Inherited from Middle English Bretany, Brytany, itself borrowed from Medieval Latin Britannia, applied to Brittany from at least the 6th century, and reinforced by Middle French Bretagne. See Britannia for more. Doublet of Britain.
- A region in northwestern France. [from 15th c.]
- c. 1591–1592 (date written), William Shakespeare, “The Third Part of Henry the Sixt, […]”, in Mr. William Shakespeares Comedies, Histories, & Tragedies […] (First Folio), London: […] Isaac Iaggard, and Ed[ward] Blount, published 1623, →OCLC, [Act II, scene vi]:
- First, will I see the Coronation, / And then to Britanny Ile crosse the Sea, / To effect this marriage, so it please my Lord.
- (obsolete, chiefly poetic) The British Isles. [15th–19th c.]
- 1596, Edmund Spenser, “Book IV, Canto XI”, in The Faerie Queene. […], London: […] [John Wolfe] for William Ponsonbie, →OCLC:
- The noble Thamis […] seem'd to stoupe afore / With bowed backe, by reason of the lode / And auncient heavy burden which he bore / Of that faire City, wherein make abode / So many learned impes, that shoote abrode, / And with their braunches spred all Britany […].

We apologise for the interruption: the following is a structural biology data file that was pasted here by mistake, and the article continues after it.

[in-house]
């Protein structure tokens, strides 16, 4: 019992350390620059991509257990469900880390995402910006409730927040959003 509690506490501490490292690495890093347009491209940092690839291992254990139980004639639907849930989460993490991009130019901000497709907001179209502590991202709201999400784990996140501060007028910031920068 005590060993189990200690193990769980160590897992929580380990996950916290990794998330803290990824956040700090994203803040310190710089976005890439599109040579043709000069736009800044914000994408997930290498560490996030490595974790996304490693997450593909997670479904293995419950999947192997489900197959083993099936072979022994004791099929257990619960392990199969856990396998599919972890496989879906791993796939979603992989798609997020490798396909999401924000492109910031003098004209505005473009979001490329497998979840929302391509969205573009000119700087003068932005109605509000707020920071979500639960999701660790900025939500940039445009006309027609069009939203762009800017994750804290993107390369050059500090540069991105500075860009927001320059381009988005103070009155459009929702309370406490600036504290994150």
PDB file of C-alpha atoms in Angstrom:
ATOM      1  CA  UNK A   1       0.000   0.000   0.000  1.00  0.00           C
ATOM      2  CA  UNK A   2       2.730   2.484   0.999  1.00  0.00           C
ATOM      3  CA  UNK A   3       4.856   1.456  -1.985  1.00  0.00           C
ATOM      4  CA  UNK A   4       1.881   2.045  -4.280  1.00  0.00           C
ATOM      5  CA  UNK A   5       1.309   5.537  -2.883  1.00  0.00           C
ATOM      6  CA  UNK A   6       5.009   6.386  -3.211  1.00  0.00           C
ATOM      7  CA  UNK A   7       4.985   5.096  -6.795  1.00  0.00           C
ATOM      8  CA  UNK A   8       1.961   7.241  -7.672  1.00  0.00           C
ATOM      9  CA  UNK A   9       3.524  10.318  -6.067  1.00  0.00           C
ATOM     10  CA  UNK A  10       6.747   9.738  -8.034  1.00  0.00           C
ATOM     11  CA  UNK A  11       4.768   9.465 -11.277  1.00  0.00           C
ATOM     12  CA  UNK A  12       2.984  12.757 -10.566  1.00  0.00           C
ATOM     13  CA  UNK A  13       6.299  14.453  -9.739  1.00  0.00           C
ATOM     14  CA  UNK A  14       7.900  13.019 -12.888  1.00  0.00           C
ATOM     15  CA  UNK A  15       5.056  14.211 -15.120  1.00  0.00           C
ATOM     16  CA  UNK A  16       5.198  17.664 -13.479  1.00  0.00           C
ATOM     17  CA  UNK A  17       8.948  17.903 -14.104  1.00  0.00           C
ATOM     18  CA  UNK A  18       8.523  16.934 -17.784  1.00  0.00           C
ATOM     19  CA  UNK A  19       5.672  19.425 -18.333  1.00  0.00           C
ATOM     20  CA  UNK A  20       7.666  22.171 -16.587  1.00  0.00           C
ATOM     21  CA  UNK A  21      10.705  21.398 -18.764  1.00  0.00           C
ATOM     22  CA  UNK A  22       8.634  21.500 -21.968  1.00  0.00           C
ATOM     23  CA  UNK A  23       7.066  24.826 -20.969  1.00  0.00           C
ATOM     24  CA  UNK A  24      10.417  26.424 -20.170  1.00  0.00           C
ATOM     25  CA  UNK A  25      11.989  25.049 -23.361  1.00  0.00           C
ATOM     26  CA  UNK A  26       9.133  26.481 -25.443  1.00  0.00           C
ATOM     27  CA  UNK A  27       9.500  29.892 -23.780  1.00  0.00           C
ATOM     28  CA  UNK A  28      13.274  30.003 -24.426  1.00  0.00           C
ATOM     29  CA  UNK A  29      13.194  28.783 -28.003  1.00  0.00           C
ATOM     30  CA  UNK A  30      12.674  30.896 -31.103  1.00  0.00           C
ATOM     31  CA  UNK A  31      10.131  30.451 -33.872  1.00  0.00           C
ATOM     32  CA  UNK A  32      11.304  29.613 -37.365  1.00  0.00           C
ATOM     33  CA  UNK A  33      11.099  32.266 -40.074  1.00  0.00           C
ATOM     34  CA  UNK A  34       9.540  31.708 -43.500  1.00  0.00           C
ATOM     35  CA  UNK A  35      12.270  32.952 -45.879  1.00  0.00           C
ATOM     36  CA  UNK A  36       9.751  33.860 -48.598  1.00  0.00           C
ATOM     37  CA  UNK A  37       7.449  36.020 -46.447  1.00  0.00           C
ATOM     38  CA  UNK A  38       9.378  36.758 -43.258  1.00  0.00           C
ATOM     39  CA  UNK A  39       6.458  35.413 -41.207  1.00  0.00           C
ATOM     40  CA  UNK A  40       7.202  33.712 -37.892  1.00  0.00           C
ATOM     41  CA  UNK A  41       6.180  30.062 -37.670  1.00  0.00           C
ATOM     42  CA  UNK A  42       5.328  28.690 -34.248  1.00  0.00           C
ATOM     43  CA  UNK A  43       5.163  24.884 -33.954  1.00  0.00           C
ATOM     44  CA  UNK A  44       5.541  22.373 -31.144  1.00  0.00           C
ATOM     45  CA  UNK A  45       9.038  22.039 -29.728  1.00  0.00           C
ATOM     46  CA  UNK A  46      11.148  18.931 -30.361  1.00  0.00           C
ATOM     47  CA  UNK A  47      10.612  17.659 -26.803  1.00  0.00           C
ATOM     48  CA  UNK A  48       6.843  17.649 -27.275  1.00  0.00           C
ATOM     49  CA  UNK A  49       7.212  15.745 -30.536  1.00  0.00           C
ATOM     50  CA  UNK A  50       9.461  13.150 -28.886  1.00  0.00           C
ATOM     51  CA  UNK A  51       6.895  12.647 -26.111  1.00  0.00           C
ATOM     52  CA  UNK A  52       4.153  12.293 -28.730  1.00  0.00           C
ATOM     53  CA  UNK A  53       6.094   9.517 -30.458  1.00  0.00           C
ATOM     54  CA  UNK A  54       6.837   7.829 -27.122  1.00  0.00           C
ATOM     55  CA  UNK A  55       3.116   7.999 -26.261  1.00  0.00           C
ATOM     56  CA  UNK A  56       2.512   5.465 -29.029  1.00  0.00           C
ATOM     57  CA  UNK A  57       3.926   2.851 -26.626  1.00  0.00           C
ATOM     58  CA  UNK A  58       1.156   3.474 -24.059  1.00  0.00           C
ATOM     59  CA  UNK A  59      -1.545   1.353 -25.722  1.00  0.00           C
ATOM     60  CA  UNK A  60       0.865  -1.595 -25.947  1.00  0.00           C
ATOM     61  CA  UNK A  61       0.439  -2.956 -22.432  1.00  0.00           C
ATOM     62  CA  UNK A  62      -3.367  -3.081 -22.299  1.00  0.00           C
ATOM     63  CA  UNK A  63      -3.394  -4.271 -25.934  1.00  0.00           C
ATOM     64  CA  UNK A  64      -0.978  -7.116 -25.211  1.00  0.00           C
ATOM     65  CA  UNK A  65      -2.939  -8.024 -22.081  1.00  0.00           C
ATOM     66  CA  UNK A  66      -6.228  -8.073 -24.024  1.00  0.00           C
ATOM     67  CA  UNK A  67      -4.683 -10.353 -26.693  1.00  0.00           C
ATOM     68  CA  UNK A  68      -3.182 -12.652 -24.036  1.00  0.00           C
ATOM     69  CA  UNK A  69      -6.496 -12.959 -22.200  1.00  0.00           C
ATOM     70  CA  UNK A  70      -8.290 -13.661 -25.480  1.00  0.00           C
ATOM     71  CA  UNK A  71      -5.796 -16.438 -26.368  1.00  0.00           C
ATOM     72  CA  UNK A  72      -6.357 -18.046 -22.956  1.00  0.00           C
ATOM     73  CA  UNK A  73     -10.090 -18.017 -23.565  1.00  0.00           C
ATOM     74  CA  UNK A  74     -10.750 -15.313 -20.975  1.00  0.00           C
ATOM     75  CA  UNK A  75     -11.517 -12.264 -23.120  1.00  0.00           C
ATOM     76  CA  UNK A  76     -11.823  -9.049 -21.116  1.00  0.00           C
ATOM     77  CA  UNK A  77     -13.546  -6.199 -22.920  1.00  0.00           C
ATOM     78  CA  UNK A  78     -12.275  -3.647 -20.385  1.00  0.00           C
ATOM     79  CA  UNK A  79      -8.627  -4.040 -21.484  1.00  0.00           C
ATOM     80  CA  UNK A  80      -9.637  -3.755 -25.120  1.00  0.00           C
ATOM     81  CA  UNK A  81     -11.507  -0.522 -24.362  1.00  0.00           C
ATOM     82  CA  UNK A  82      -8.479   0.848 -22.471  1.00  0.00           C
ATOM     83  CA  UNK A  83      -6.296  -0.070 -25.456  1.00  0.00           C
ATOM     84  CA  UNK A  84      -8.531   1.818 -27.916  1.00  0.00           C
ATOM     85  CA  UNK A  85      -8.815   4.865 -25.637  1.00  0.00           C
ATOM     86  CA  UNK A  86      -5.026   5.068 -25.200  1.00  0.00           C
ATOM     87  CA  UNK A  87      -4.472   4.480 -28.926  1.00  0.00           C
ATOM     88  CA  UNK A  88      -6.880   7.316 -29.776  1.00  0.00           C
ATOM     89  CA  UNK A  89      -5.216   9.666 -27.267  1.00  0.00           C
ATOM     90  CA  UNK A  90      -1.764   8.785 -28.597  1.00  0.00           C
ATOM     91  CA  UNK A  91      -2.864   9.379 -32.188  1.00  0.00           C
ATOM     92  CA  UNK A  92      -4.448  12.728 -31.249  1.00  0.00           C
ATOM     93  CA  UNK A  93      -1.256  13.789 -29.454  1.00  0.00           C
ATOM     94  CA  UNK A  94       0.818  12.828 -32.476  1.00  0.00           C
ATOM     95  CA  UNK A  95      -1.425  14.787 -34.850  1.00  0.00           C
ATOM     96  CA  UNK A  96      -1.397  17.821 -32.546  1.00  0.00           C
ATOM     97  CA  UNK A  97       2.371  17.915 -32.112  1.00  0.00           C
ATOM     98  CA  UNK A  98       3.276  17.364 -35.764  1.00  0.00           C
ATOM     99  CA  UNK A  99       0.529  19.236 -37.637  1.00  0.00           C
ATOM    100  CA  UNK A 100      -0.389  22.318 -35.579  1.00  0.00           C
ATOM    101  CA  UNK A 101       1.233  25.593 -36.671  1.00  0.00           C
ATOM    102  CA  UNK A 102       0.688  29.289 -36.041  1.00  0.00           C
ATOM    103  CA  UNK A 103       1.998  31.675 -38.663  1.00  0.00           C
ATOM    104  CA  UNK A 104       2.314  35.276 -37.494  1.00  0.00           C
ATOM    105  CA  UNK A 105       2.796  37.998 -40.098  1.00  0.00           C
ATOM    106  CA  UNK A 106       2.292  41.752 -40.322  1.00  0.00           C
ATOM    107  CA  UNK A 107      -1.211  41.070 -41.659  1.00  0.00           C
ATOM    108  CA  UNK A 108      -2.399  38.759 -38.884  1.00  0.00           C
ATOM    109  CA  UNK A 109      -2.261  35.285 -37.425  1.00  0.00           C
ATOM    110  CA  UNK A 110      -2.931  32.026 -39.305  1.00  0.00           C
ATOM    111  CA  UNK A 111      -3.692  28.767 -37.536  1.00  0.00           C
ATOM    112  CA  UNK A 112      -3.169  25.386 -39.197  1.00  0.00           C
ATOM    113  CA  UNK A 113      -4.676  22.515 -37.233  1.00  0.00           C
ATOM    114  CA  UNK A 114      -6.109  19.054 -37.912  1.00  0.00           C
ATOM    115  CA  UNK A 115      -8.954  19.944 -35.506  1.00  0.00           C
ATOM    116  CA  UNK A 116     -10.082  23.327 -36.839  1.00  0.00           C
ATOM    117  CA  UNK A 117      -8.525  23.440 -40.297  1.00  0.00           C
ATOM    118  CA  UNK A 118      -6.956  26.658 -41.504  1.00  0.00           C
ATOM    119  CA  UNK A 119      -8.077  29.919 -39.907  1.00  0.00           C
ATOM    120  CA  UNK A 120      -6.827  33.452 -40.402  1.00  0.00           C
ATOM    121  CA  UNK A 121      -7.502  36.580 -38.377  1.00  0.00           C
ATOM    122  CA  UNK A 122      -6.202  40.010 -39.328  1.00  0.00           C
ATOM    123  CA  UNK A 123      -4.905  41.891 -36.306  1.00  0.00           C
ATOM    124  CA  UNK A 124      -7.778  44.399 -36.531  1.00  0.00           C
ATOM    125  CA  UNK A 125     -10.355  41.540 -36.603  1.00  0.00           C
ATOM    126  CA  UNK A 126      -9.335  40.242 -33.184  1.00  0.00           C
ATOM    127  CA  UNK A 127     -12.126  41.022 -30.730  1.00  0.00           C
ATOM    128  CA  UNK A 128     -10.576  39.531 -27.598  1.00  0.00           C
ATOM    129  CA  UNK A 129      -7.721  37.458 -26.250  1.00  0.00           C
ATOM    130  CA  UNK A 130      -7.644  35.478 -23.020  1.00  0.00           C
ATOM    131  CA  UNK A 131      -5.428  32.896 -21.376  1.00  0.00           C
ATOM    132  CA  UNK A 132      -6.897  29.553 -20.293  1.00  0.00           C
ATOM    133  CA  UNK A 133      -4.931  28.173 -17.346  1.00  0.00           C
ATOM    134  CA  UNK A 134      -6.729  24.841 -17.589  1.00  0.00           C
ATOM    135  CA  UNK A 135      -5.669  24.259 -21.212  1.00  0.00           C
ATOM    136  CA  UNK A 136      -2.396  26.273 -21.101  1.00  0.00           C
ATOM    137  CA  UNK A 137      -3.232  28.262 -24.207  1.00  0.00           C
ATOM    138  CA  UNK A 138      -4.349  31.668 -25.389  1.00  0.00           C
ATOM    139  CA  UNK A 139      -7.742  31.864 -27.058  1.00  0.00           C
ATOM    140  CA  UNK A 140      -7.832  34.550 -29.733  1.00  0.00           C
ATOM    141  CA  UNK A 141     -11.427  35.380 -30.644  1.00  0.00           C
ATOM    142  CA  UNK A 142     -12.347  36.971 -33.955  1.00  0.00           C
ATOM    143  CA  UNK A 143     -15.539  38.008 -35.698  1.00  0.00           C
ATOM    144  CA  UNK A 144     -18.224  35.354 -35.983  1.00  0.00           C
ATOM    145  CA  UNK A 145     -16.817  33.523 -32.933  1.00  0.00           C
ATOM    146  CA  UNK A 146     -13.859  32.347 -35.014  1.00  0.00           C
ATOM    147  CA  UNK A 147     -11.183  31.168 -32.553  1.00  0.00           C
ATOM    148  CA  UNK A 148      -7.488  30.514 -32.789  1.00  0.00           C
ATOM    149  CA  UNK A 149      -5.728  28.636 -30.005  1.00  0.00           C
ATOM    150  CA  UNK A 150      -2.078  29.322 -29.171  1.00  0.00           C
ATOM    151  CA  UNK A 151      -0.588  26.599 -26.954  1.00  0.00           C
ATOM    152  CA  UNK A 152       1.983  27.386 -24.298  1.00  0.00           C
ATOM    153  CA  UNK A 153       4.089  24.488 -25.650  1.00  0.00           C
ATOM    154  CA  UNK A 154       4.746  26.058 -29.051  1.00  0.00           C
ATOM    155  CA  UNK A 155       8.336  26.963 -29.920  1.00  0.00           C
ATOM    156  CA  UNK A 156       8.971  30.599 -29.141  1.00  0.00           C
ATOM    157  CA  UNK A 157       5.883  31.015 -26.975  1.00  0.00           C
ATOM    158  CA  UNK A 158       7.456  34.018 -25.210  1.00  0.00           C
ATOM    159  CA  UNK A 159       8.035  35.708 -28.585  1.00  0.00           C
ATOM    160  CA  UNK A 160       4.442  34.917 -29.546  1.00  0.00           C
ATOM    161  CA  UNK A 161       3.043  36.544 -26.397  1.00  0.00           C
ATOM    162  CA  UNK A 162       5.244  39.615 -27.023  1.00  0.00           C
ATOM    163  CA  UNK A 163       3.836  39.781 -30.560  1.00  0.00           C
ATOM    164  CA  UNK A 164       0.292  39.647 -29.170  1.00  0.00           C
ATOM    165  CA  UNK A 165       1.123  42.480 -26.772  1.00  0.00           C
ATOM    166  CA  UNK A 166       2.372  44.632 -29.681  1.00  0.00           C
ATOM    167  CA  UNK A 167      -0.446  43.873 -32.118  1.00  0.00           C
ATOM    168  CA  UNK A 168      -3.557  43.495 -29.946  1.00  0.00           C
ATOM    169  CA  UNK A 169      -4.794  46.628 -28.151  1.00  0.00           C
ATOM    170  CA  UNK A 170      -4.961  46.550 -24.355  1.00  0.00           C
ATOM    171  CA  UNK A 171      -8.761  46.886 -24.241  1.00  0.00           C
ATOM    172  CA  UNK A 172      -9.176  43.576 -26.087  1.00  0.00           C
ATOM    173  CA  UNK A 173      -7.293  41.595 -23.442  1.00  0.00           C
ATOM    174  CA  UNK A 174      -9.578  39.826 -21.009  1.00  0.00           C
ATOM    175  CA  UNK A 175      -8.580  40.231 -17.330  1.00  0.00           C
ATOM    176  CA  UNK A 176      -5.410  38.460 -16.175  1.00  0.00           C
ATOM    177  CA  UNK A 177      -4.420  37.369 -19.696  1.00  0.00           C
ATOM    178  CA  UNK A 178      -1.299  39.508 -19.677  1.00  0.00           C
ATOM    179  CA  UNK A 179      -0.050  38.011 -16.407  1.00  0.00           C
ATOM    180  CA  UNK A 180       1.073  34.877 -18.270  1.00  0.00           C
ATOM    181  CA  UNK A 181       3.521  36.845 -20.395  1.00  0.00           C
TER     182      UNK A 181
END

- A female given name transferred from the place name, of 1980s and 1990s American usage.
- 1990, Alice Munro, Friend of My Youth, →ISBN, page 102:
- - - - No one has family names. These girls with rooster hair I see on the streets. They pick the names. They're the mothers." "I have a granddaughter named Brittany," Hazel said. " And I have heard of a little girl called Cappuccino." "Cappuccino! Is that true? Why don't they call one Cassaulet? Fettuccini? Alsace-Lorraine?"
- 1999, Andrew Pyper, chapter 10, in Lost Girls:
- Names of the times. Borrowed from soap opera characters of prominence fifteen years ago, who have since been replaced by spiffy new models: the social-climbing Brittany now an unscrupulous Burke, the generous Pamela a refitted, urbanized Parker.
Brittany (plural Brittanies)